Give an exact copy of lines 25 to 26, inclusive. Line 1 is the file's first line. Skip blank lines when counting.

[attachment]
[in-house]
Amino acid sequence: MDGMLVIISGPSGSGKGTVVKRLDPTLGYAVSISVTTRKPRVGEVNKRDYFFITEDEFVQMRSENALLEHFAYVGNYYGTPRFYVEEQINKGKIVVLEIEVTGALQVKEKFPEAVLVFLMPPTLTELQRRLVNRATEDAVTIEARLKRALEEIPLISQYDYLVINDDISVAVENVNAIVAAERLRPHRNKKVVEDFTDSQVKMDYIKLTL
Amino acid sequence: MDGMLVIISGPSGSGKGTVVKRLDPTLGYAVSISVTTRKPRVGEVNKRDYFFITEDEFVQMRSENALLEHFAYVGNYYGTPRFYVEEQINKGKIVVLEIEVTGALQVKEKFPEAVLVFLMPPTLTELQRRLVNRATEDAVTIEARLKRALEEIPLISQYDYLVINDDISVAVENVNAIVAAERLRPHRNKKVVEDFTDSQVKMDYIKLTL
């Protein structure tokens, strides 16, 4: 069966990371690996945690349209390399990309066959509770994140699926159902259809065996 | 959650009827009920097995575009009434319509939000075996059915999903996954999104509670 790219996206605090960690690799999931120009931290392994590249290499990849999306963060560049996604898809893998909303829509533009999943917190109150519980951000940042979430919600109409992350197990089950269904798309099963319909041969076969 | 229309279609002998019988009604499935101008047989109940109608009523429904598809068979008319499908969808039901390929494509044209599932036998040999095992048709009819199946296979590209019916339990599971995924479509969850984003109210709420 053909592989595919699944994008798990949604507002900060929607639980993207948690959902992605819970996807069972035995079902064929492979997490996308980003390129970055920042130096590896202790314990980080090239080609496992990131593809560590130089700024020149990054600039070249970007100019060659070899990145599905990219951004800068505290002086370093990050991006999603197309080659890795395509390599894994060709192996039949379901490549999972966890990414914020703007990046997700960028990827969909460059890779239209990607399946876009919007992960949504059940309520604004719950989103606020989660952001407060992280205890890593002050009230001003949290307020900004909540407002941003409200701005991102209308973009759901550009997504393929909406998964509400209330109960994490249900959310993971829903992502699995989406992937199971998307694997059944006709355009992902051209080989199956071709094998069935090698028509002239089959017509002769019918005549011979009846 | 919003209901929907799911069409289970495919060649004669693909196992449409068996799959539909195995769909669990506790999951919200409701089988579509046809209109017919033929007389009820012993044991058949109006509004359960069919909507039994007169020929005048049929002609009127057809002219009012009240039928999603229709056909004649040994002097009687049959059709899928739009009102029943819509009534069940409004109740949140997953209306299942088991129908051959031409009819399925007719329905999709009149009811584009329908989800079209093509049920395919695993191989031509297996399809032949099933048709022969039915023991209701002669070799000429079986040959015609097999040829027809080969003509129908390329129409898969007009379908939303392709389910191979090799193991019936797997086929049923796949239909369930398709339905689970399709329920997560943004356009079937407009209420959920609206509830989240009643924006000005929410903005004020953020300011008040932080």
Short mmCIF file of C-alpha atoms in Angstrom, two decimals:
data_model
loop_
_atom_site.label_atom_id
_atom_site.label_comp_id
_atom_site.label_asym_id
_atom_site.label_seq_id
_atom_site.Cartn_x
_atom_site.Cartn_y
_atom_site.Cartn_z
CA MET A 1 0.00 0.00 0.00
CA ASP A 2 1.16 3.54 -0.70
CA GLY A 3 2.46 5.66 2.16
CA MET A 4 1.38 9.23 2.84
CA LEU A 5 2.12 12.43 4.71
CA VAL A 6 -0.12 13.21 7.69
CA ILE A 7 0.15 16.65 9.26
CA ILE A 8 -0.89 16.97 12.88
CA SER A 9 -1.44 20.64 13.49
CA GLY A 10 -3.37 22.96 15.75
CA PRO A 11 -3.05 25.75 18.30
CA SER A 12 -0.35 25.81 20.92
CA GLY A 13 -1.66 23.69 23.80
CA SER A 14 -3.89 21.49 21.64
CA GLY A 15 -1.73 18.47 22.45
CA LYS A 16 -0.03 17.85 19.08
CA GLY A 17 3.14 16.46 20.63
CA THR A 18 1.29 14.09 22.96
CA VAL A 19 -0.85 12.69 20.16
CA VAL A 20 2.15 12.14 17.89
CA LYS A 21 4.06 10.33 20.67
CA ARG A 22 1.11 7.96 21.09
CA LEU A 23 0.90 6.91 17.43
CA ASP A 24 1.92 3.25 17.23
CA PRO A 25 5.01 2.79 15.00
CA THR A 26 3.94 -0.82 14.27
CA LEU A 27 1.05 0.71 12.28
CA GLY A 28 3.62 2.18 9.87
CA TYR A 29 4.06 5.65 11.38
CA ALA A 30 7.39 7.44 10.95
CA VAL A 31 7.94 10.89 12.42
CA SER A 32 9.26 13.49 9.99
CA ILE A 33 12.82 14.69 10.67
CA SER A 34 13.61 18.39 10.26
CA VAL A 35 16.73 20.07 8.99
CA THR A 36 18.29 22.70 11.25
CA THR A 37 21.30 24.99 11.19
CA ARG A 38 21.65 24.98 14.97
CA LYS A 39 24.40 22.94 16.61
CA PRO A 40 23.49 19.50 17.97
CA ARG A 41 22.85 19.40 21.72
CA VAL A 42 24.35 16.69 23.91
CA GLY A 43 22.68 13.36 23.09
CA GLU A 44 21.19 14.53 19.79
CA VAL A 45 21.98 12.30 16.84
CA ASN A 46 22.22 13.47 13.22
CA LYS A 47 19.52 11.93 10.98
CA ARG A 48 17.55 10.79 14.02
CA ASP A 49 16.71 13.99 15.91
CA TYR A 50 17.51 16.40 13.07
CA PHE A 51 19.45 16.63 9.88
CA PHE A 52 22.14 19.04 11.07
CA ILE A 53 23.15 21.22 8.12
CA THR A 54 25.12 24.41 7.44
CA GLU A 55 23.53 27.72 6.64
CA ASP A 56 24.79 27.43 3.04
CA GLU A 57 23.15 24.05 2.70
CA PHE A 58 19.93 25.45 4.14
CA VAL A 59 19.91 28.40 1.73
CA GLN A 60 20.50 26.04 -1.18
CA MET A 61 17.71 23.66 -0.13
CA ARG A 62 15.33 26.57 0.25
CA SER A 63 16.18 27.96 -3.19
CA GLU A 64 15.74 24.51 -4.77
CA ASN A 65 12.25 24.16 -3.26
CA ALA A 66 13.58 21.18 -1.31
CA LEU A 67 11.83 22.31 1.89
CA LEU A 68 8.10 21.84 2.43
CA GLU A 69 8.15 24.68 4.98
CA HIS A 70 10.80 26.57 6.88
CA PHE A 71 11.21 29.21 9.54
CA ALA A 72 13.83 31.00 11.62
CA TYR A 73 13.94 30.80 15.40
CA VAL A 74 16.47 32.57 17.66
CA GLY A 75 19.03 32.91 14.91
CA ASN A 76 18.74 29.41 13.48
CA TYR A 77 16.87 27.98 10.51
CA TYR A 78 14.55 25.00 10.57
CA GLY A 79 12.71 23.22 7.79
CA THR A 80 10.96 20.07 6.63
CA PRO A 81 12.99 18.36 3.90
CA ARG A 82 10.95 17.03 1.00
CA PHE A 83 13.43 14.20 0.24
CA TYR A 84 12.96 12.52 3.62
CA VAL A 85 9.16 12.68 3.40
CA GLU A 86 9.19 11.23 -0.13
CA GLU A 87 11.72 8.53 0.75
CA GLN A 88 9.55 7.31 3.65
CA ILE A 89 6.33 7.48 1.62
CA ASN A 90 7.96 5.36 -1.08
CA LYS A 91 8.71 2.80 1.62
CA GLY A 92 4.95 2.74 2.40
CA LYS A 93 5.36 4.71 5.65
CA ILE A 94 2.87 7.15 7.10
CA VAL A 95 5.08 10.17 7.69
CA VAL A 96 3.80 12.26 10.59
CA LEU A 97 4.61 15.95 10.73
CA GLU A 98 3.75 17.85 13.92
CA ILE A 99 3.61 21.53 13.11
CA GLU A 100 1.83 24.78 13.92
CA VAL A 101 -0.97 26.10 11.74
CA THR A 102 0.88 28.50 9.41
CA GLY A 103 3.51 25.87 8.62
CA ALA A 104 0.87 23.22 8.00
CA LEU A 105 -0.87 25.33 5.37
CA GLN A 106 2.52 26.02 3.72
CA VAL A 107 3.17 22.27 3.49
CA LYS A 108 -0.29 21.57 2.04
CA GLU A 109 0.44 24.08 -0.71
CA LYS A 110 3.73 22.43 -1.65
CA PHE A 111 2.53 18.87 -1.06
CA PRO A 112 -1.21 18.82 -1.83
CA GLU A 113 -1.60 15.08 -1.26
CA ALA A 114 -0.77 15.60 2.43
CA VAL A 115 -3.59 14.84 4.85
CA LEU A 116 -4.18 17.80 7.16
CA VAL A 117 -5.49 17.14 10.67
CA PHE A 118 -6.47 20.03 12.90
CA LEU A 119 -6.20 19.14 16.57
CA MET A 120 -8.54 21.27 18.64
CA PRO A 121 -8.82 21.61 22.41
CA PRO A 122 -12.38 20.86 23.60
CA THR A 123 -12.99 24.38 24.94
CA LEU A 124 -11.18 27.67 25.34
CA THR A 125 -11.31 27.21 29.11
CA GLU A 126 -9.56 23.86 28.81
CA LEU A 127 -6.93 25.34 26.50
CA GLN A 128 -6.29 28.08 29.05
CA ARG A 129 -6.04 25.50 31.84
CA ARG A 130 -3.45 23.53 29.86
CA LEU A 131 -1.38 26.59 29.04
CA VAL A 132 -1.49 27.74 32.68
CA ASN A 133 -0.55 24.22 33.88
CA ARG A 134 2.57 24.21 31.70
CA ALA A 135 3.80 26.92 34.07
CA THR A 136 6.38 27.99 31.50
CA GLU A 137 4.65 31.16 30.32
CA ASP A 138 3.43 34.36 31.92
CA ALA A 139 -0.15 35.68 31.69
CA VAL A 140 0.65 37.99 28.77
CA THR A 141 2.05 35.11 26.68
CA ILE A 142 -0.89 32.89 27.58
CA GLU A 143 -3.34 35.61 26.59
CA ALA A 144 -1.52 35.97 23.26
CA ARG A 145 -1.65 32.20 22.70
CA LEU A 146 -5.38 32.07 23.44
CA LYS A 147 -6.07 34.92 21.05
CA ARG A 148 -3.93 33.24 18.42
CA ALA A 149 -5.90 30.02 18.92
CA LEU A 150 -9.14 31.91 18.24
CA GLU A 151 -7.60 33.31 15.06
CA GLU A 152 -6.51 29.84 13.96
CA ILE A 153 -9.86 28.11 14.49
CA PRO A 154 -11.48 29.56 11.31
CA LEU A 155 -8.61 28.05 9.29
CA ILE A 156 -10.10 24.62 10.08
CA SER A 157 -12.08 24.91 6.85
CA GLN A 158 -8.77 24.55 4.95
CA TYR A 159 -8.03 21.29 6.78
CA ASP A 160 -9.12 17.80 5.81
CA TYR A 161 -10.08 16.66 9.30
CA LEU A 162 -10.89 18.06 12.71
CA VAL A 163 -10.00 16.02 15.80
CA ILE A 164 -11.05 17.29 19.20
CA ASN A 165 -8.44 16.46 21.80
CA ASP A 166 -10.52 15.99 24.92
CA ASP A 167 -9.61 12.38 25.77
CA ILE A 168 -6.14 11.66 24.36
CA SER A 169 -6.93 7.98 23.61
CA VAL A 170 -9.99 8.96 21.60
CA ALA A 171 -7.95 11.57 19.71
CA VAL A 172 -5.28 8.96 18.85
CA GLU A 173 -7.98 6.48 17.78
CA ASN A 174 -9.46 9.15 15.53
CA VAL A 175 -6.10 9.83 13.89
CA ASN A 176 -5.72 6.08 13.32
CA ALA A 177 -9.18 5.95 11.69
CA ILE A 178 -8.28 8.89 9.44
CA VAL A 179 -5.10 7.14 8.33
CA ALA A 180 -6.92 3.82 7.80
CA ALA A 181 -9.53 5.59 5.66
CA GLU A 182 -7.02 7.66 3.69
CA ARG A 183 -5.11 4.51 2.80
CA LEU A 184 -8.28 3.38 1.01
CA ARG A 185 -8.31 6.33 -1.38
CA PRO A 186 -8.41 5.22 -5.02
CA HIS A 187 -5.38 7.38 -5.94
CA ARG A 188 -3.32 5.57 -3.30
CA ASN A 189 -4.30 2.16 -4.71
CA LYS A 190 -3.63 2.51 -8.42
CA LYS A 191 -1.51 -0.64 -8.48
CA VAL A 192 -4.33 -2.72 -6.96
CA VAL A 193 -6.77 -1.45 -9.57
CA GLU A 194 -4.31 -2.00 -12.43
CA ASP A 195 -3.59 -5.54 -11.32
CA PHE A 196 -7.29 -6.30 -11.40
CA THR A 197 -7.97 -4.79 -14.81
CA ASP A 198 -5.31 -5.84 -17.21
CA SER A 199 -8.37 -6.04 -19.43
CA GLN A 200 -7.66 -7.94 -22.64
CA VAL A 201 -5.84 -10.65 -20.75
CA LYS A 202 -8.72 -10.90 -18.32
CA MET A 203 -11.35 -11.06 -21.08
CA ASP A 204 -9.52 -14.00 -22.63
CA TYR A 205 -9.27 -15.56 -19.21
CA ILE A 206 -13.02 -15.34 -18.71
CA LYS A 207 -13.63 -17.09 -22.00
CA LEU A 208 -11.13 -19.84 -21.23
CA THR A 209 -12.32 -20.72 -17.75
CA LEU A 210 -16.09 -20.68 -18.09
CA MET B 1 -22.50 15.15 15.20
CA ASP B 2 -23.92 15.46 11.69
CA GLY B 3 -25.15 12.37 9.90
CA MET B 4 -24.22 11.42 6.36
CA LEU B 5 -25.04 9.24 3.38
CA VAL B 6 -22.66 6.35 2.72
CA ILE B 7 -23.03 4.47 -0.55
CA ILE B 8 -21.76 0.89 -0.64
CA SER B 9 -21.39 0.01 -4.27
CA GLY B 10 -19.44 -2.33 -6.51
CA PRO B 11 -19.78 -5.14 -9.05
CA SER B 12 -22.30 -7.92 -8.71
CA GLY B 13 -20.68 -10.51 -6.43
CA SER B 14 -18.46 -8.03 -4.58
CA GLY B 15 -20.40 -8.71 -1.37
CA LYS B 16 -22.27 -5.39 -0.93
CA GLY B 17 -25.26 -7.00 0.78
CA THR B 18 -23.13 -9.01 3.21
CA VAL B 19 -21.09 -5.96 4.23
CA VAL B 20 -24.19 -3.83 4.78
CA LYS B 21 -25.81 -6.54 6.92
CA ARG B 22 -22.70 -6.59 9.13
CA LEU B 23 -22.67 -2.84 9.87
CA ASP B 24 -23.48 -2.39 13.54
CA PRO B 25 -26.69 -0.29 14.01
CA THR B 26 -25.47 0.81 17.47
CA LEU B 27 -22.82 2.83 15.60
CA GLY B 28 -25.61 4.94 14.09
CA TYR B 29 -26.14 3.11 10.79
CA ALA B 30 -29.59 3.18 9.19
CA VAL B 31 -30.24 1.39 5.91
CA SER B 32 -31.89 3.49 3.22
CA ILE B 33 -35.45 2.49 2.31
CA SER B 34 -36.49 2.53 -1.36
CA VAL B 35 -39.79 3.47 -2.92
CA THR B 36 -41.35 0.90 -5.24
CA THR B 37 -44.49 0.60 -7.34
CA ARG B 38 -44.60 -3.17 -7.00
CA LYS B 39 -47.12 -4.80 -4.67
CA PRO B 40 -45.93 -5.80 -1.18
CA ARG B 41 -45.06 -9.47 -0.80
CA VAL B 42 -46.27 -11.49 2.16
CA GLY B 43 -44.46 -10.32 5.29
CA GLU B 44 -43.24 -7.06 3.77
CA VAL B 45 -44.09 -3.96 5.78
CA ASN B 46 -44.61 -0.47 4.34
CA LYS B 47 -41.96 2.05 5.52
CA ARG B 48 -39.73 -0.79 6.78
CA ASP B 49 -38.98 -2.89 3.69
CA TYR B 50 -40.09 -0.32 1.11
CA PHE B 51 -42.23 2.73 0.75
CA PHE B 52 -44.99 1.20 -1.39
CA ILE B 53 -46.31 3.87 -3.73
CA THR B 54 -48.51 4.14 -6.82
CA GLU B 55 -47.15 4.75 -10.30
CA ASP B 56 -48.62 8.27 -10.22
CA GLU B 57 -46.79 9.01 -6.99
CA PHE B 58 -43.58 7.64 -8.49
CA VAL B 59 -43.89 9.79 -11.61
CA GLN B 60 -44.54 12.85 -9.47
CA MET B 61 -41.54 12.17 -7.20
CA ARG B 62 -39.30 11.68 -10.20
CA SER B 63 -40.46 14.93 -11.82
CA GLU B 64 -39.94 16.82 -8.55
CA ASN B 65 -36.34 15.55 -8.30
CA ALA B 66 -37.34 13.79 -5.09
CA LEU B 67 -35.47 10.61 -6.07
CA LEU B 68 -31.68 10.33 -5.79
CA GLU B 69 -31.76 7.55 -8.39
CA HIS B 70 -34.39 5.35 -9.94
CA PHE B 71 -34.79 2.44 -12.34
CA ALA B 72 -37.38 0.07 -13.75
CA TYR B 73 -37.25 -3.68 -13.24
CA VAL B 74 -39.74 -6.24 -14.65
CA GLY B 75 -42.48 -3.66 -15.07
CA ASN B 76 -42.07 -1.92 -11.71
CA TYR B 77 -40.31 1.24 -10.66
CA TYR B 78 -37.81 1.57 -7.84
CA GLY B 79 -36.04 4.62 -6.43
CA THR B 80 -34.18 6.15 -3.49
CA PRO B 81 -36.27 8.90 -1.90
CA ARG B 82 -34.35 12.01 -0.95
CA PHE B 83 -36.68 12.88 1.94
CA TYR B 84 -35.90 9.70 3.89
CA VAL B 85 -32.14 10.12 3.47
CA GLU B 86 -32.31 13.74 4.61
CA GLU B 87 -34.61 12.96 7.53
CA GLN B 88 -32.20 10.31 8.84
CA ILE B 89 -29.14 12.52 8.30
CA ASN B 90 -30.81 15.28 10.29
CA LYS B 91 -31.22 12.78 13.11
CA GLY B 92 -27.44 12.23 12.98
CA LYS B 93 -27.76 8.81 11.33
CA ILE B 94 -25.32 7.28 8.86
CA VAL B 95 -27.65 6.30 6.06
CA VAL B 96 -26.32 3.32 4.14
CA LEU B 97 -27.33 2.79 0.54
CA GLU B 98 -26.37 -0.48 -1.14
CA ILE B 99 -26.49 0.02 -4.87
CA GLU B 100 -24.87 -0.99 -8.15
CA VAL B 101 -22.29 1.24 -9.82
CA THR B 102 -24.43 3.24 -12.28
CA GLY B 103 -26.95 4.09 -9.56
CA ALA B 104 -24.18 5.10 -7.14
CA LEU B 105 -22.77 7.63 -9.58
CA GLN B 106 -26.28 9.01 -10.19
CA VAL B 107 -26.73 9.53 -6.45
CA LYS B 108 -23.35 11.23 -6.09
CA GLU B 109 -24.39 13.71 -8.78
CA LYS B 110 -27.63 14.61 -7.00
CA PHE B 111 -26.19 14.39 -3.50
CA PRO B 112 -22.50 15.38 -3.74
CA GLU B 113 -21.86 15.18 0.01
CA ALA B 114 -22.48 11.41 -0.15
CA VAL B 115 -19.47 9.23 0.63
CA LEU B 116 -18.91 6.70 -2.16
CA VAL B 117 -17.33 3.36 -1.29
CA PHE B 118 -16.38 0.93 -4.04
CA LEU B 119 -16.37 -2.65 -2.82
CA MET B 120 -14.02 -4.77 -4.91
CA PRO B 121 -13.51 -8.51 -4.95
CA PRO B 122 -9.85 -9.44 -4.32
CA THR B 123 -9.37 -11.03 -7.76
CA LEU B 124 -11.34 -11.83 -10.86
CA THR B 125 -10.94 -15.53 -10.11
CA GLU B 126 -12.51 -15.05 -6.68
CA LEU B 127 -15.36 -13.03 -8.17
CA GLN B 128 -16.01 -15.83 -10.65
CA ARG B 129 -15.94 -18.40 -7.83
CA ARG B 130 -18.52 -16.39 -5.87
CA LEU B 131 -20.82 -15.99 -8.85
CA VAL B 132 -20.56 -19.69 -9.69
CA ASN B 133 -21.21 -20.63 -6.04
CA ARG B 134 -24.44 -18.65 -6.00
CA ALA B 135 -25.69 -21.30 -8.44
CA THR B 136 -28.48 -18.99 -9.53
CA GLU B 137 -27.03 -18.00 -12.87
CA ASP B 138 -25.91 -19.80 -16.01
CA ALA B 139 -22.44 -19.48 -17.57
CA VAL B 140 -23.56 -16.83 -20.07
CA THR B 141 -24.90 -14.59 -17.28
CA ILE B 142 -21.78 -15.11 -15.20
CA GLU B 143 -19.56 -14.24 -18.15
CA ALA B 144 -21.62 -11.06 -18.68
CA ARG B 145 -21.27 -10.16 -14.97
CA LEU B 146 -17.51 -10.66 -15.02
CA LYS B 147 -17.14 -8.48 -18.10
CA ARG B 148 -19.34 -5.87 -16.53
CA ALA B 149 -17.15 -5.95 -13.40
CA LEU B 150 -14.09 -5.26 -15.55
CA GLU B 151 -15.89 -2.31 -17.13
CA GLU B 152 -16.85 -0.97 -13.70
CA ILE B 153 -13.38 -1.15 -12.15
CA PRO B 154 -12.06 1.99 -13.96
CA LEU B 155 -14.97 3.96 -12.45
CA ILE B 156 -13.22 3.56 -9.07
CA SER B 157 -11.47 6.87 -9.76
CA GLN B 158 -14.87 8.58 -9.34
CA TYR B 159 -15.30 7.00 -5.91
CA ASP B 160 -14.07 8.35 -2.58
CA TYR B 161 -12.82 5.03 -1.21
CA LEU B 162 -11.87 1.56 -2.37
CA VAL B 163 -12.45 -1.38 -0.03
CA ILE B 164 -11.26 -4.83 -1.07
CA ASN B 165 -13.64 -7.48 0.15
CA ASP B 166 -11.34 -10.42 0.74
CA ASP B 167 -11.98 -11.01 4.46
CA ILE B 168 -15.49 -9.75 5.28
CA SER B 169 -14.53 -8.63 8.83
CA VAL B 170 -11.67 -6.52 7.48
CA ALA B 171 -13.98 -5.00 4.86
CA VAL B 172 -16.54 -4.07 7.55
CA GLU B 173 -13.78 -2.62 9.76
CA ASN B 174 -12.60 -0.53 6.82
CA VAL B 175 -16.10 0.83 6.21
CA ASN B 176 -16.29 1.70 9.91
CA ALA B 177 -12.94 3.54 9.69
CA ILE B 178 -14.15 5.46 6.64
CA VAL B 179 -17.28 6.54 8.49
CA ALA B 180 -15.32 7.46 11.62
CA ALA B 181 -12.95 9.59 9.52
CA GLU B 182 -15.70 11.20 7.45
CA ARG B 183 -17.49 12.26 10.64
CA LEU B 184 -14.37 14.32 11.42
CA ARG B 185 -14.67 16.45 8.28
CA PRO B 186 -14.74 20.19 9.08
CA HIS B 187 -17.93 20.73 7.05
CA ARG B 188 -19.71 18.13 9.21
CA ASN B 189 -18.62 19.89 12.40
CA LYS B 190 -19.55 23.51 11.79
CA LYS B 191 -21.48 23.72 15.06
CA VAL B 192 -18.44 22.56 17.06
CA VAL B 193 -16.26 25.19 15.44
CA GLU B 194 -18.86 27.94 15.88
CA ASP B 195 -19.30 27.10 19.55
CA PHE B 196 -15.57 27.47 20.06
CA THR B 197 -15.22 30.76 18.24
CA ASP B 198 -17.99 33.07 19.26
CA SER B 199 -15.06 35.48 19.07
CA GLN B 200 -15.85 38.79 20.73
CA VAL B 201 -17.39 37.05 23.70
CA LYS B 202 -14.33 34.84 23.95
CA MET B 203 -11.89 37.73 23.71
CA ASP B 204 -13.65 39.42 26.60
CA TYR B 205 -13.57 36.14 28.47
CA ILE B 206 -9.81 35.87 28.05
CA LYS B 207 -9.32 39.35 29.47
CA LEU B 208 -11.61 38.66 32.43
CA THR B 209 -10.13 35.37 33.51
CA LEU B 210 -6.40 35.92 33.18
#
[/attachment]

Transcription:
CA PRO A 11 -3.05 25.75 18.30
CA SER A 12 -0.35 25.81 20.92